Three Dimensional Art and My German Heritage
The German word putz means something “to put”. In the German-American vernacular, it means something like to “putter around.” German-Americans and related cultures have been setting up little villages at Christmastime for at least a century and a half. Once the houses and accessories came out, family members would “putz around” with the pieces until they were “just right.” It was a family ordeal.
*For many years, the “putzers” would use toy wooden houses or house-shaped cardboard candy boxes from Germany. But the advent of 8-bulb electric Christmas light sets brought about a new kind of putz house – Japanese-made cardboard houses decorated with sparkly materials and/or fake snow and equipped with translucent (usually cellophane) windows that glowed when you stuck a C6 light through a hole in the back. For over thirty years, mass-marketers like Sears-Roebuck offered fairly simple versions of these, usually in sets of eight. But in recent years, collectors have unearthed a fascinating variety of putz houses, many of which show surprising creativity for an art form which must have wholesaled in the penny-a-piece range. Recently Pinterest has added to their popularity under “putz houses” or “glitter houses”.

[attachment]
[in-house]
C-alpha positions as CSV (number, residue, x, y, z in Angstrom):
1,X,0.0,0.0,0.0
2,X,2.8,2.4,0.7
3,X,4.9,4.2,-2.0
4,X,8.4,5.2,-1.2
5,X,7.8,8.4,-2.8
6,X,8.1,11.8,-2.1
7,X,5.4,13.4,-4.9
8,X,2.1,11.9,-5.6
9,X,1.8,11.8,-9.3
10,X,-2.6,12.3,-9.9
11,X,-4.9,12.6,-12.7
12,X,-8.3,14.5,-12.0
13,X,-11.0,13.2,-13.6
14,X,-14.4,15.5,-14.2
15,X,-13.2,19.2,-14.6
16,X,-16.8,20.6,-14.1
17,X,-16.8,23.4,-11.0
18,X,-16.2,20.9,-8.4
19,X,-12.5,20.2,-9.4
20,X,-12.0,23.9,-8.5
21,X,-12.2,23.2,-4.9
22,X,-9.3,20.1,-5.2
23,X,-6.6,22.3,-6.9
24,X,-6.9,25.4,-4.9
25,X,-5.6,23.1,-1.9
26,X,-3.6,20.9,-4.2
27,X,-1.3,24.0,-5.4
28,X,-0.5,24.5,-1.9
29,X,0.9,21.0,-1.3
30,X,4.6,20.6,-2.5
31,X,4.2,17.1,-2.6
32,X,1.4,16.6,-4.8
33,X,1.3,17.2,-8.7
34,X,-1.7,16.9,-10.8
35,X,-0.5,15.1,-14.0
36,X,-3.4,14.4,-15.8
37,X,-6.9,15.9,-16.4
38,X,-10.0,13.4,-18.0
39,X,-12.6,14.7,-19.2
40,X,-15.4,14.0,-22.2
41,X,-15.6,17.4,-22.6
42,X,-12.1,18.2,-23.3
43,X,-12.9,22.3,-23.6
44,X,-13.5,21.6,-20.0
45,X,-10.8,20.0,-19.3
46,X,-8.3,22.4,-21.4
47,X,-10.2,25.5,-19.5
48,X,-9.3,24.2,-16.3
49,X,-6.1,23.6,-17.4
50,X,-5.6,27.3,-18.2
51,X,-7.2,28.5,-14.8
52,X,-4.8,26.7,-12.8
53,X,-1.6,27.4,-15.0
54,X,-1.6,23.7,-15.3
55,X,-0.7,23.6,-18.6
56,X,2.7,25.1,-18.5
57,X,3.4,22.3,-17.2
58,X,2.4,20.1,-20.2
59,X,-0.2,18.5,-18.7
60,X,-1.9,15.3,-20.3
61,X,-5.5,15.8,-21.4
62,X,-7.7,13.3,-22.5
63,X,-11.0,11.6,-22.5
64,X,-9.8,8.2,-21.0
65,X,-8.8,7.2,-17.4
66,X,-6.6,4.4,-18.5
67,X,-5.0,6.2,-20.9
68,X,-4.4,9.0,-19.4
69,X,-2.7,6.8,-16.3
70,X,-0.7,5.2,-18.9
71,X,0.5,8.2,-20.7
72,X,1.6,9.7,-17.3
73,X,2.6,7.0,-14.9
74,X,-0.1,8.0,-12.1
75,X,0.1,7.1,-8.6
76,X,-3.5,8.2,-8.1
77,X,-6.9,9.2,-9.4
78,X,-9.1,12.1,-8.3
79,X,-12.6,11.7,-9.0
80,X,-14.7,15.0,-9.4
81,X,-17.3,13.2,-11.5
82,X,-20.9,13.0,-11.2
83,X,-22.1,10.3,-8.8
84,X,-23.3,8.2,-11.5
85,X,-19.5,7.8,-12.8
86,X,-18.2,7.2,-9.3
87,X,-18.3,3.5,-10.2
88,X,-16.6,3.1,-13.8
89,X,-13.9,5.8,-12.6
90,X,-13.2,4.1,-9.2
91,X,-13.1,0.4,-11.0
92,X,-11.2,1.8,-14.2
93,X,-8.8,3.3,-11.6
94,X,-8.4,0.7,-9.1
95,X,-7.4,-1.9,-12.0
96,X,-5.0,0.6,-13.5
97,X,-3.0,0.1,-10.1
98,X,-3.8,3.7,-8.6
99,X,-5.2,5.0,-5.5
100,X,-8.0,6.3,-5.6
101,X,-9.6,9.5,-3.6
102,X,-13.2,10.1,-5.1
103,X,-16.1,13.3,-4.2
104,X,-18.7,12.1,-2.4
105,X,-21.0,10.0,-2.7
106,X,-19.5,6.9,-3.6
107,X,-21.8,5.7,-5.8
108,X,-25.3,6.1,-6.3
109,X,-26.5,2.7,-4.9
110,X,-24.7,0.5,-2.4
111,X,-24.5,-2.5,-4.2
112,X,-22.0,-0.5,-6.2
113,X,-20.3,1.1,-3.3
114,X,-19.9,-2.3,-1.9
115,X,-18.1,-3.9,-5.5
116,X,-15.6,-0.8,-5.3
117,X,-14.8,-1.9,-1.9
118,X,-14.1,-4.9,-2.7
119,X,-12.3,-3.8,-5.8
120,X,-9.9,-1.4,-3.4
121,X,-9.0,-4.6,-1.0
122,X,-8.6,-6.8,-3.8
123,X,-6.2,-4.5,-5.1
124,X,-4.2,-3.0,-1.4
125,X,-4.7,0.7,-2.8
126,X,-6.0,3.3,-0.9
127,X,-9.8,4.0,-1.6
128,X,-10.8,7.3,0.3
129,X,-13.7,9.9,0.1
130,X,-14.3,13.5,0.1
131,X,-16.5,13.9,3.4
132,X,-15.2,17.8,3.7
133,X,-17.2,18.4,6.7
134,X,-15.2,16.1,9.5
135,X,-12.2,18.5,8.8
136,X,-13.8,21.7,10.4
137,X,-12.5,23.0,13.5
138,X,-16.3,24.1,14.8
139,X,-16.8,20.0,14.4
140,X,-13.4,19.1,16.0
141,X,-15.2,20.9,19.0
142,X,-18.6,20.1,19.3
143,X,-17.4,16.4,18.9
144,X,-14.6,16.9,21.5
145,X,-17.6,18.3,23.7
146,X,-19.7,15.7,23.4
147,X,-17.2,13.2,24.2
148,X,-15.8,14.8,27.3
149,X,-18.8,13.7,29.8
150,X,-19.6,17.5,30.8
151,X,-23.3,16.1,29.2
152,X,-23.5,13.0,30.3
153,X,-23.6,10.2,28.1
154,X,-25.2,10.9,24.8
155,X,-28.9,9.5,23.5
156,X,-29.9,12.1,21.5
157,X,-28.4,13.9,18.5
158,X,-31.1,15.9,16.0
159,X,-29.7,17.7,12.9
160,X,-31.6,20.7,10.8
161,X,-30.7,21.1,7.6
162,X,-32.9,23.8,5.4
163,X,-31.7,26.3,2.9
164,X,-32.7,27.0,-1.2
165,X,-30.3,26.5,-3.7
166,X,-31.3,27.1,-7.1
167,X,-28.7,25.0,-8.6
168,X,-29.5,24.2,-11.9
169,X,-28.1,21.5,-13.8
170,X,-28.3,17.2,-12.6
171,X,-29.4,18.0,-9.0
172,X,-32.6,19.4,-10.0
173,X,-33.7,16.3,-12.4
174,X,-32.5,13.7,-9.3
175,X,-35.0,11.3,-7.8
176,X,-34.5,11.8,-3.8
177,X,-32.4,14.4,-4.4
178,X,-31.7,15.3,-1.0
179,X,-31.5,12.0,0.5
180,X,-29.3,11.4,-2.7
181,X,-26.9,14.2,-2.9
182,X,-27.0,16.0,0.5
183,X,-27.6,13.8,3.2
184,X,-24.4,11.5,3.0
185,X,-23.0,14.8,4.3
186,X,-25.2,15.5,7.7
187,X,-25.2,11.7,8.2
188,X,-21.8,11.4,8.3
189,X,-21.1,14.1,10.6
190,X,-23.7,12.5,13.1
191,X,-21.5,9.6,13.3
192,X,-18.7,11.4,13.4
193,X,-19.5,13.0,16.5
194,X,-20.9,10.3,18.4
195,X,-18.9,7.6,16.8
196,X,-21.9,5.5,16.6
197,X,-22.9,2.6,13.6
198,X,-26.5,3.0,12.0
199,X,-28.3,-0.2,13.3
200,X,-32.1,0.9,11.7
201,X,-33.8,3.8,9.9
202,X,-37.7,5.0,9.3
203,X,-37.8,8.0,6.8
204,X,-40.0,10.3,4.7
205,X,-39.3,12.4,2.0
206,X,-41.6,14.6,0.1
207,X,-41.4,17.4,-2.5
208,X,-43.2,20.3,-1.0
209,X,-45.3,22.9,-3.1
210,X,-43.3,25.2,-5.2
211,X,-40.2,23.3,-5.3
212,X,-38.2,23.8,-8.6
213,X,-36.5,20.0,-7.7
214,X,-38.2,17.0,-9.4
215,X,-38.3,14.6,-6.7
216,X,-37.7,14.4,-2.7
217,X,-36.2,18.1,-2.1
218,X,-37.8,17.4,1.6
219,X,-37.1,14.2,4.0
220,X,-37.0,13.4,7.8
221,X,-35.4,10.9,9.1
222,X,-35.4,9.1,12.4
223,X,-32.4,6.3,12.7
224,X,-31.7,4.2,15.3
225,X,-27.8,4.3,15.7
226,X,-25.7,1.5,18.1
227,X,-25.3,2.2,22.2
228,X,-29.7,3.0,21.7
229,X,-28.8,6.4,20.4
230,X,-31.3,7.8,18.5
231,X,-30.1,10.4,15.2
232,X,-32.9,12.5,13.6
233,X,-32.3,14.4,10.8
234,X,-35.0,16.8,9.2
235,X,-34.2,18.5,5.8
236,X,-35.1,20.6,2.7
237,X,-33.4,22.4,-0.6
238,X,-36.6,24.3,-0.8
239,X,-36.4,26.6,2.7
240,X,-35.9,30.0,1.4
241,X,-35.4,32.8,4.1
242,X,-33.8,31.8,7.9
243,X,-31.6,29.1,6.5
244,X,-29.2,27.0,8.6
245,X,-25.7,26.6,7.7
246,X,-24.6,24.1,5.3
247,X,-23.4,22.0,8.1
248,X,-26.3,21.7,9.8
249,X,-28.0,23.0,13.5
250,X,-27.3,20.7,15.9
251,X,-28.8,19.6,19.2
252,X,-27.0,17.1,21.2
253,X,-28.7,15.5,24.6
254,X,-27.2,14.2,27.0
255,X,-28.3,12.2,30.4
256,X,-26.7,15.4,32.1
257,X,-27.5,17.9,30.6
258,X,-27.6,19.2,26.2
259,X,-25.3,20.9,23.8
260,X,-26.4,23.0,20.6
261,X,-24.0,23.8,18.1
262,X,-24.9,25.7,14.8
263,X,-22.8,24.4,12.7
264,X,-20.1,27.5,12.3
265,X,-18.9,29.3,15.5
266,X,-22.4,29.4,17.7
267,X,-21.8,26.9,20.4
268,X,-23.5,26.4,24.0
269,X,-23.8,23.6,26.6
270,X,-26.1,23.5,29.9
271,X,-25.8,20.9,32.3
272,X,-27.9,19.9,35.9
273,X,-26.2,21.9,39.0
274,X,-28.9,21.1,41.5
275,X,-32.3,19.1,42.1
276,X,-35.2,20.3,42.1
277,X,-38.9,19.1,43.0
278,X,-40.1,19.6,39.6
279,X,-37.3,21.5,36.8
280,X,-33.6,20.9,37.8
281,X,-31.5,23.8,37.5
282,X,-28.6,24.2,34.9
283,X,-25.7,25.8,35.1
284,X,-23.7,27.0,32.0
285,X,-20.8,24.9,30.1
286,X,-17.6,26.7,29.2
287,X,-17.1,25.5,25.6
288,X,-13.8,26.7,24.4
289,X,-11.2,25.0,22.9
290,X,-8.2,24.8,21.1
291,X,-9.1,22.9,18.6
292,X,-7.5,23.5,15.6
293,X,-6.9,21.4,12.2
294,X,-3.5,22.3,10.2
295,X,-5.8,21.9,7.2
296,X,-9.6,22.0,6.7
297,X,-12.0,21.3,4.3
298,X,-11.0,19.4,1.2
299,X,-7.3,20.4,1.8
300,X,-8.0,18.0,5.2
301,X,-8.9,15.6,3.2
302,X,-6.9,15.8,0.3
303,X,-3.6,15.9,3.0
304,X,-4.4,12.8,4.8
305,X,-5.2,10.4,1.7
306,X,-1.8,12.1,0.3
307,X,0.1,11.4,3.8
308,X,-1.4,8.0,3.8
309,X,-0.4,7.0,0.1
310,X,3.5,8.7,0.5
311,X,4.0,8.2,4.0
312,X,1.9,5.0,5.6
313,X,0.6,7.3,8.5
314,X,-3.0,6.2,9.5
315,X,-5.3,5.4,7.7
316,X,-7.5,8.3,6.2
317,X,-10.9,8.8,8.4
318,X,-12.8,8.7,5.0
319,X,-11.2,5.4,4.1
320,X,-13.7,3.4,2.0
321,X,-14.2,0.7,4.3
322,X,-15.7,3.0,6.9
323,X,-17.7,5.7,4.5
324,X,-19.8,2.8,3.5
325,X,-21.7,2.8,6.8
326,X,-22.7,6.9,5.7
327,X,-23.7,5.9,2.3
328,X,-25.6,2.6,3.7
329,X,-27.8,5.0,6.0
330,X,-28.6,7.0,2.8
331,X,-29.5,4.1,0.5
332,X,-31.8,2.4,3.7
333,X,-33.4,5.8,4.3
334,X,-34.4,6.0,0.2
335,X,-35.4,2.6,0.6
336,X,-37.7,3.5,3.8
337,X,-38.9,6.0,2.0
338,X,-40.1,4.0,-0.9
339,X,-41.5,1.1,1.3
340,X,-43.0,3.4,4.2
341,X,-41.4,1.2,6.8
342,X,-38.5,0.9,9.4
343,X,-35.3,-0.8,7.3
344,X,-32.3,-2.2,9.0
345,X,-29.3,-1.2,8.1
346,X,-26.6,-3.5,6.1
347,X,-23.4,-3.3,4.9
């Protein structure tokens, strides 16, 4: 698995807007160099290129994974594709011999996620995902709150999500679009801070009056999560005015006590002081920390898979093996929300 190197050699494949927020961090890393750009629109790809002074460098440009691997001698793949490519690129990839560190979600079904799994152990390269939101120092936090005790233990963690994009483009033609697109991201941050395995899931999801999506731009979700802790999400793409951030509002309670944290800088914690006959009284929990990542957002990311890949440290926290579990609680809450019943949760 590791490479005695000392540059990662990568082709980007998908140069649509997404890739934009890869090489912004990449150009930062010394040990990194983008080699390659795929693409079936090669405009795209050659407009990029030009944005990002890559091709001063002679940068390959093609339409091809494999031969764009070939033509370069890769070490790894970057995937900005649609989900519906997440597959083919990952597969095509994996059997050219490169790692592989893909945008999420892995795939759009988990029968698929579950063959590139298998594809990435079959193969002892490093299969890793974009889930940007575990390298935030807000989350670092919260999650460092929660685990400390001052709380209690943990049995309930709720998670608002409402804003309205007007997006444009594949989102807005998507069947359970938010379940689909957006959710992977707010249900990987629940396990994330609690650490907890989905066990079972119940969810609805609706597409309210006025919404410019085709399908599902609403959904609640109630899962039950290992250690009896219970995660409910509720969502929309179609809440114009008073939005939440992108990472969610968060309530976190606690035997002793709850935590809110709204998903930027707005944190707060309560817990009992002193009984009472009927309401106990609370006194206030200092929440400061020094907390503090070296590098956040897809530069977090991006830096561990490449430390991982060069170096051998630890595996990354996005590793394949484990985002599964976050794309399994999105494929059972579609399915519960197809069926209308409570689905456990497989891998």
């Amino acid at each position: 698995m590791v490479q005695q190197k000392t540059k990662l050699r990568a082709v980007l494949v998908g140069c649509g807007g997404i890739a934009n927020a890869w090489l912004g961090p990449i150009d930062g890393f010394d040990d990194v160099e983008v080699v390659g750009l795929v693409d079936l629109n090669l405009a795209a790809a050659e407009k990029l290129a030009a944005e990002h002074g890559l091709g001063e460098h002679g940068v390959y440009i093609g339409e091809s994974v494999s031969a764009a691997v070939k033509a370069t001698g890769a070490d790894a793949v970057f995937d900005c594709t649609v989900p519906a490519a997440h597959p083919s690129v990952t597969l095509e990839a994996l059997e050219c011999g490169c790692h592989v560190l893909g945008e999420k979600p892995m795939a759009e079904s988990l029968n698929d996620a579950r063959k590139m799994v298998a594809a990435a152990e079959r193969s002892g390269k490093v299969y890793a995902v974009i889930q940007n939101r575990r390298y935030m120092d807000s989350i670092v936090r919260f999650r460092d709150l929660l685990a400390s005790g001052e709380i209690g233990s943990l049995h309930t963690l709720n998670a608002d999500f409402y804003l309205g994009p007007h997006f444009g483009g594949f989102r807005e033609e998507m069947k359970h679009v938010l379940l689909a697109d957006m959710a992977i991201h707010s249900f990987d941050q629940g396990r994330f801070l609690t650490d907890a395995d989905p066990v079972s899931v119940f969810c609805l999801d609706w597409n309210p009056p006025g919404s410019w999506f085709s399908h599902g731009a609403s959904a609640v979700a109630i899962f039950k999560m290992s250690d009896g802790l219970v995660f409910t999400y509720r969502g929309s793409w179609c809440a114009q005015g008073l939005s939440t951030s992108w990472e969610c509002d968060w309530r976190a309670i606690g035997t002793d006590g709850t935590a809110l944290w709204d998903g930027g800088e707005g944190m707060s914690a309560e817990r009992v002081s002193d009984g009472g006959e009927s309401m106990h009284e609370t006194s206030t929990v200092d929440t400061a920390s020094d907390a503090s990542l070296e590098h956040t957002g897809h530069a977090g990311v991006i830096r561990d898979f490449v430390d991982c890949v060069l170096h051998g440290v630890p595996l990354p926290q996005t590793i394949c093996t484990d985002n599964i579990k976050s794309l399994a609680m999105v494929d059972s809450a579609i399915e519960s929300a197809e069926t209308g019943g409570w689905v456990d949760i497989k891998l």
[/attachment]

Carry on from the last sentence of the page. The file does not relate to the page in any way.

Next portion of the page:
My “Putz” houses are made totally with card stock paper, stiffening agents, and fine glitter. I use my computer graphics program to build my pattern from the bottom up. The final pieces don’t show up as beautifully as they are in person. If anyone knows how to photograph glitter, please leave a comment on my site and clue me in. I have tried everything without as much success as I would like. In person they are magical!
* Pete Oehman